 Read Luke 16:10-15. What kinds of things do most people value? What do they tend to be most thankful for? What kinds of things do we often overlook that we should really be thankful for? Are we generous with our health? How could we do that? Are we generous with our faith? How would we do that? Are we generous with our country and its freedoms? How could we do a better job of that? In what ways might we serve money? How does our commitment to follow Jesus affect the ways we relate to money? How does “serving money” affect our decisions about career, family, homes, cars, etc.?

 Read Luke 14:7-14. Are these verses about where you sit at a banquet, or something more? Why is humility important to our spiritual growth? What dangers are inherent in trying to be a “big cheese” in the eyes of others? Does this mean that we should not seek positions of leadership and authority if we have the right talents for that? Where do our talents and skills come from? Do talents and skills we happened to be born with give us the right to feel superior to others? Most would agree that Abraham Lincoln was a great leader and president. Do you see him as humble or prideful? Does his apparent humility cause you to admire him more or less?

 Read Philippians 1:27-2:4. How hard is it to forsake our own interests in favor of others? Take the time to list who, or what groups of people, might you include in “others”? Is this what Jesus meant when he was speaking of generosity? If we give to others, are we giving to God? How do you know? In what ways might we take from others for our own self-interests, ignoring their needs?

From last week: Did you identify one person who has hurt you, and has never apologized to you for doing so? In light of last week’s study, did you begin the process of thinking about what the value would be to you to forgive that person? Did you make it a matter of prayer, perhaps of deeper study, perhaps of working through the situation in-depth with a counselor or pastor? Did you choose someone you trust, tell them what you’re struggling with, and ask them to get together with you for regular updates on your process of forgiveness? What was you experience in doing this?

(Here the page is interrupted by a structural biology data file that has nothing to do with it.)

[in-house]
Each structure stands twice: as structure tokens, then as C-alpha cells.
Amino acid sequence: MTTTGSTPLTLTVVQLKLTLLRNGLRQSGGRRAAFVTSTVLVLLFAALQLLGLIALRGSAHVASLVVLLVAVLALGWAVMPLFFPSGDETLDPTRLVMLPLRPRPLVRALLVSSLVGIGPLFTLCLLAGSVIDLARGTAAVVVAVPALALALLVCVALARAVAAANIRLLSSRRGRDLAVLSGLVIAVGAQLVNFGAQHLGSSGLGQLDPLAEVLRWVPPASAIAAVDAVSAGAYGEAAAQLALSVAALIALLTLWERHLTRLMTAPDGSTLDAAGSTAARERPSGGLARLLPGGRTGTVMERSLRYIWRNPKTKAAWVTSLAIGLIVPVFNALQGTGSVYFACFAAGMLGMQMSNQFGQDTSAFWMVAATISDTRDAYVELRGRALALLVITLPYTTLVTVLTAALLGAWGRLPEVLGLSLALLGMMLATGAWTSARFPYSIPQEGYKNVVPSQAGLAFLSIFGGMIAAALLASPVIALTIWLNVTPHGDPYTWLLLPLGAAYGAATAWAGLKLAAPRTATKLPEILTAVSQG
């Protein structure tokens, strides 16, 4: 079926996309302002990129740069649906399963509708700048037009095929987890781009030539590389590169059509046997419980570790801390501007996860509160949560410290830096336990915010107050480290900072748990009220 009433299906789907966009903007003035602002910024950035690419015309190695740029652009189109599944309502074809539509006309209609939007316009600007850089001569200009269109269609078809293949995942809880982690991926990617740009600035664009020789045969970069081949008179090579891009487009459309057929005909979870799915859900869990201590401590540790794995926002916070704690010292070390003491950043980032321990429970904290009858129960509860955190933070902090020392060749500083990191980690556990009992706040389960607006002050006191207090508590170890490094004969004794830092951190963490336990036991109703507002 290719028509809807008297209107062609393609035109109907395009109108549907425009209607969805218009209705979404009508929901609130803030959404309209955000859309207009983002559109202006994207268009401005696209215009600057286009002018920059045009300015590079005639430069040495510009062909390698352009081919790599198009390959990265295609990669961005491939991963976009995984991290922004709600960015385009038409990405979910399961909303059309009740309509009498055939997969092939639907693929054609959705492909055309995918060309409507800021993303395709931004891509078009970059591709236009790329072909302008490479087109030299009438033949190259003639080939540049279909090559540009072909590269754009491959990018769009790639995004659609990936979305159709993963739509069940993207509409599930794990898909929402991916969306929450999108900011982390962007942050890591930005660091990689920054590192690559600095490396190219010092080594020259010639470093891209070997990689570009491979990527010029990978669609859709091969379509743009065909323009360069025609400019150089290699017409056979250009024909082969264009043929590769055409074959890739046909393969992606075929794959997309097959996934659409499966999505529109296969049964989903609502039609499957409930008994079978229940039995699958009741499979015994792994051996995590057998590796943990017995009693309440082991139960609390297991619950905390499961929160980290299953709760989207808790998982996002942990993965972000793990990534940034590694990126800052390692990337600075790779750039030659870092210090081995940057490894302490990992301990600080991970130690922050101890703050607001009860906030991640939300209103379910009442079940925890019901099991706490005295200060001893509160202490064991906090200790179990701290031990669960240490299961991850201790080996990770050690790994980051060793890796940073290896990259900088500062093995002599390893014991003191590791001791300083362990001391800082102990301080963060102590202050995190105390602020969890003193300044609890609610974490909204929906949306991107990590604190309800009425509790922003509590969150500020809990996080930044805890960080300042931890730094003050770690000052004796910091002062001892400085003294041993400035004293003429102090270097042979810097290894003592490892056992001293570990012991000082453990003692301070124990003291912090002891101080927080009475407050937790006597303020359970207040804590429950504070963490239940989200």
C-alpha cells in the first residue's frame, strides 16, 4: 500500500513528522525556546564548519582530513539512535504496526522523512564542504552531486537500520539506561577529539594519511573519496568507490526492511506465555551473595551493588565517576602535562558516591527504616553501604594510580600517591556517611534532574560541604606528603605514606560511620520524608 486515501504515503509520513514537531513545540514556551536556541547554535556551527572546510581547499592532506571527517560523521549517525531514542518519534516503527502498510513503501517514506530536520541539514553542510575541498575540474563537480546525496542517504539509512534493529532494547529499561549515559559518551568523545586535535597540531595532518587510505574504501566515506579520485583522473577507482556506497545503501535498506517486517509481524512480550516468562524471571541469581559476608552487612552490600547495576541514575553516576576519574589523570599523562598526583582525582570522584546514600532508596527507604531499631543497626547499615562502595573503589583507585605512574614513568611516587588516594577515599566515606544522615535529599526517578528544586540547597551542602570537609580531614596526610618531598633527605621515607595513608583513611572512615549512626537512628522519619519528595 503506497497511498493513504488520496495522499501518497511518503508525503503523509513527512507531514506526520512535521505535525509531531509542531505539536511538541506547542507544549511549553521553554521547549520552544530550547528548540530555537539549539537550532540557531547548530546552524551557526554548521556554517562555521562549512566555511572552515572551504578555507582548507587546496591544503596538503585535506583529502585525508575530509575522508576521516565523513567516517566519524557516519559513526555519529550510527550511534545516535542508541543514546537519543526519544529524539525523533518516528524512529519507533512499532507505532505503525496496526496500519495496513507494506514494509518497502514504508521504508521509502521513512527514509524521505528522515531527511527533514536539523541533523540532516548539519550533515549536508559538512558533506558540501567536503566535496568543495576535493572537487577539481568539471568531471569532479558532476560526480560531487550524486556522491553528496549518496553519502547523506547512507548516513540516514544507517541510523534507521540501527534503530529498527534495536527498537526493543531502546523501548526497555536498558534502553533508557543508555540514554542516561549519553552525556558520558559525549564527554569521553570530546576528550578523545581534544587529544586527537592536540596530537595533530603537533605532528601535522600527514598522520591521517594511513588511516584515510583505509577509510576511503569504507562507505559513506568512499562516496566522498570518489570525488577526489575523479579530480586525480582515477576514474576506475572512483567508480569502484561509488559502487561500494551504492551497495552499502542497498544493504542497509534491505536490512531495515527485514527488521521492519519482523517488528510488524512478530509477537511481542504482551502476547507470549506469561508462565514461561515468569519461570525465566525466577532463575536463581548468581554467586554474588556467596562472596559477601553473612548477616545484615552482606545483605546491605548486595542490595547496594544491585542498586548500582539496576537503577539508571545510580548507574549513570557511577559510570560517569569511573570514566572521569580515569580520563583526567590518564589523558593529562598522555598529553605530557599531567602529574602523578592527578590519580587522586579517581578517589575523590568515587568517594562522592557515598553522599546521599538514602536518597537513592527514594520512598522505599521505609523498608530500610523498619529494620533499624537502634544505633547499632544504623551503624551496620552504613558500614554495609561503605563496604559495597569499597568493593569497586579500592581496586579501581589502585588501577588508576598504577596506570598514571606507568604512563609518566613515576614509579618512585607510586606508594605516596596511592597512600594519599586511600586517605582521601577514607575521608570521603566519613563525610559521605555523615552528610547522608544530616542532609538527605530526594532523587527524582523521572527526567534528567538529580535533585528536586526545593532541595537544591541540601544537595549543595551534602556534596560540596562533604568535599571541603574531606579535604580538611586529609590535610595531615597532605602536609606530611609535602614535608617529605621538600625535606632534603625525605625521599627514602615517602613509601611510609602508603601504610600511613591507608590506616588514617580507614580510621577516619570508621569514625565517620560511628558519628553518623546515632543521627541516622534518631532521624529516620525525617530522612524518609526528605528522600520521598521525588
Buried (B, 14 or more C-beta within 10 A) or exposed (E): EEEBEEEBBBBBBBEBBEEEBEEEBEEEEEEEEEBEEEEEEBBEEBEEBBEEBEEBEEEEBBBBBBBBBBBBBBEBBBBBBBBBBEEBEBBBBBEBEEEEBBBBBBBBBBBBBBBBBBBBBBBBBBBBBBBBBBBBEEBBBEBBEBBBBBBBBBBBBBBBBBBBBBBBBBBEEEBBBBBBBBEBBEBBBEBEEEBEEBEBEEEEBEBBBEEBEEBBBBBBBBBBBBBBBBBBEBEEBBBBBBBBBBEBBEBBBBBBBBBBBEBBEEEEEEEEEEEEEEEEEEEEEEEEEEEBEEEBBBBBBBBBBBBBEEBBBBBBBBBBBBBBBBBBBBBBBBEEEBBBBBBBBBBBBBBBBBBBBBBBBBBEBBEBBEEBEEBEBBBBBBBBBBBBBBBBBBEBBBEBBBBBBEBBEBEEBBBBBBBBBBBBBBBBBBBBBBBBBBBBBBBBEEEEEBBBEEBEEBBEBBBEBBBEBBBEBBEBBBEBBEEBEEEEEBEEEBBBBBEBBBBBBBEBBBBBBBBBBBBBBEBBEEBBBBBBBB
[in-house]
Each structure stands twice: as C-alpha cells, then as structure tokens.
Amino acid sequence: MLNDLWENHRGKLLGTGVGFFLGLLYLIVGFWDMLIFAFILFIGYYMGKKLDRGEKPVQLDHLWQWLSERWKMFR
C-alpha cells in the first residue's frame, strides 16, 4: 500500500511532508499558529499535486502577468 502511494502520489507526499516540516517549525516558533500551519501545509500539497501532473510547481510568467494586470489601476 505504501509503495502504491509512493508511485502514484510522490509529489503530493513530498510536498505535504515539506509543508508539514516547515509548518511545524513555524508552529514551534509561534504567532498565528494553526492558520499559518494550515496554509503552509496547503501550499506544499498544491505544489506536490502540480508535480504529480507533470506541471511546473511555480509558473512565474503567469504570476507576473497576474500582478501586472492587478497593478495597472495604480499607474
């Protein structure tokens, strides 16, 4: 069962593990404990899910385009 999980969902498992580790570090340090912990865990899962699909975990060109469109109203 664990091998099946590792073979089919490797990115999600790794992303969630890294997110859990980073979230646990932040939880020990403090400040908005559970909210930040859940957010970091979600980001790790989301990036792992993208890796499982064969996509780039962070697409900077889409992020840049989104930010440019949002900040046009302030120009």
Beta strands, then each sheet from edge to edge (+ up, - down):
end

From Pastor Adam Hamilton’s sermon, May 12, 2013:

Today we’ll talk about three forms of generosity: generosity of spirit, generosity with money and generosity of time and talents.

To have a generosity of spirit means freely practicing kindness towards others, particularly in how you look at and talk about others. It refrains from judging, it believes the best of another. It gives the other the benefit of the doubt. It seeks to see life through another’s eyes and to walk in her or his shoes. It is seeing the good in others, and responding to others with humility.

I have several friends who demonstrate this generosity of spirit. They are always looking to offer encouragement, they put up with you when you blow it, they assume the best of you and each other. They recognize your shortcomings and instead of pointing them out, look past them unless they see a chance to help you overcome them. This generosity of spirit is graciousness.

This generosity of spirit positively affects every relationship you may have. People like working for bosses who exhibit it. Such people have more friends. And marriages marked by generosity are more successful. A 2011 study published out of the University of Virginia on the state of marriages found that couples who scored high in generosity were three times more likely to report that they were “very happy” in their marriage than those who scored low on the generosity scale….

On Mother’s Day, we realize that true wealth often comes in the form of those who were blessed by you, who love you for the way you impacted their lives….

That leads to the second kind of generosity—generosity with our finances. From now to the end of this month, millions of people across America will be graduating from high school, college or graduate school. It is an exciting time. Many have big dreams of what they’ll make of their lives: a nice income, a nice house, a nice car, nice vacations, a nice retirement. But that is only part of the story of what makes for success in life. Success in life has far less to do with how much you make than with how much you give. As Jesus said: “One’s life does not consist in the abundance of your possessions.”

It is not what you have, but what you give that determines your success and satisfaction—your true wealth in life. Christian Smith and Hillary Davidson at the University of Notre Dame refer to this as the “Generosity Paradox.” They wrote, “Those who give receive back in turn. By spending ourselves for others’ well-being, we enhance our own. In letting go of some of what we own, we better secure our own lives. By giving ourselves away, we ourselves move toward greater flourishing. This is not only a philosophical or religious teaching, it is a sociological fact.” It may be a sociological fact borne out by the research these two have done, but it is also a religious teaching—one of the five most important and fundamental teachings in all the Bible. We were created for generosity. We are, in the words God spoke to Abraham, blessed to be a blessing. This is what Jesus was teaching when he said, “It is more blessed to give than to receive.” Smith and Davidson go on to write, “The more generous Americans are, the more happiness, health, and purpose in life they enjoy.”…

We were made for generosity. Our lives are meant to be defined by it. When we figure this out—that we are stewards of the blessings in our lives—we find joy. And your generosity begets more generosity. So long as you are focused on acquiring more, instead of sharing and giving, you’ll never have enough….